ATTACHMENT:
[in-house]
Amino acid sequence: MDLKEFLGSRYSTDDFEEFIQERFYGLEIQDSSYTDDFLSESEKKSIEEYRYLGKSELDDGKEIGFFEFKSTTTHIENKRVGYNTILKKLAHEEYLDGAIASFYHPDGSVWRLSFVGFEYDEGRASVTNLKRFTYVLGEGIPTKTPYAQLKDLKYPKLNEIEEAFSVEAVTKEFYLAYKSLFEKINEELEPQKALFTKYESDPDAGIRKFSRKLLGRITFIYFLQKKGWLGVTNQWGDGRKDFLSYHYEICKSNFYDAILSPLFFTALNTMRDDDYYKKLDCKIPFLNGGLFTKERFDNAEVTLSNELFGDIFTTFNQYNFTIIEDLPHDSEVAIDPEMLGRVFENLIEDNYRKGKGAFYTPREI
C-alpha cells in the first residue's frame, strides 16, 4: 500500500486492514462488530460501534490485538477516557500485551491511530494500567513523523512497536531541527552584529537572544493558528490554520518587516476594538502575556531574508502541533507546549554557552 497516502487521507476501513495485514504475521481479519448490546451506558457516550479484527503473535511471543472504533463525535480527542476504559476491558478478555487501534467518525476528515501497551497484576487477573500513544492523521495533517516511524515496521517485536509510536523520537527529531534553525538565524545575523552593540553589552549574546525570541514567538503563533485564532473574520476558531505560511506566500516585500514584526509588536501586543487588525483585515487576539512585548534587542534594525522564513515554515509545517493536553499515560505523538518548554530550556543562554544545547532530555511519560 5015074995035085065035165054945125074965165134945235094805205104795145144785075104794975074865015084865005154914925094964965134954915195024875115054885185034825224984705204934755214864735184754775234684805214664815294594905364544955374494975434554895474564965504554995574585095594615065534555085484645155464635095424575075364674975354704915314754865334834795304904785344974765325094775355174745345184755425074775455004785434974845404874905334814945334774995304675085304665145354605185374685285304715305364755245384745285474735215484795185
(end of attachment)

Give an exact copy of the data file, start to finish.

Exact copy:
[in-house]
Amino acid sequence: MDLKEFLGSRYSTDDFEEFIQERFYGLEIQDSSYTDDFLSESEKKSIEEYRYLGKSELDDGKEIGFFEFKSTTTHIENKRVGYNTILKKLAHEEYLDGAIASFYHPDGSVWRLSFVGFEYDEGRASVTNLKRFTYVLGEGIPTKTPYAQLKDLKYPKLNEIEEAFSVEAVTKEFYLAYKSLFEKINEELEPQKALFTKYESDPDAGIRKFSRKLLGRITFIYFLQKKGWLGVTNQWGDGRKDFLSYHYEICKSNFYDAILSPLFFTALNTMRDDDYYKKLDCKIPFLNGGLFTKERFDNAEVTLSNELFGDIFTTFNQYNFTIIEDLPHDSEVAIDPEMLGRVFENLIEDNYRKGKGAFYTPREI
C-alpha cells in the first residue's frame, strides 16, 4: 500500500486492514462488530460501534490485538477516557500485551491511530494500567513523523512497536531541527552584529537572544493558528490554520518587516476594538502575556531574508502541533507546549554557552 497516502487521507476501513495485514504475521481479519448490546451506558457516550479484527503473535511471543472504533463525535480527542476504559476491558478478555487501534467518525476528515501497551497484576487477573500513544492523521495533517516511524515496521517485536509510536523520537527529531534553525538565524545575523552593540553589552549574546525570541514567538503563533485564532473574520476558531505560511506566500516585500514584526509588536501586543487588525483585515487576539512585548534587542534594525522564513515554515509545517493536553499515560505523538518548554530550556543562554544545547532530555511519560 5015074995035085065035165054945125074965165134945235094805205104795145144785075104794975074865015084865005154914925094964965134954915195024875115054885185034825224984705204934755214864735184754775234684805214664815294594905364544955374494975434554895474564965504554995574585095594615065534555085484645155464635095424575075364674975354704915314754865334834795304904785344974765325094775355174745345184755425074775455004785434974845404874905334814945334774995304675085304665145354605185374685285304715305364755245384745285474735215484795185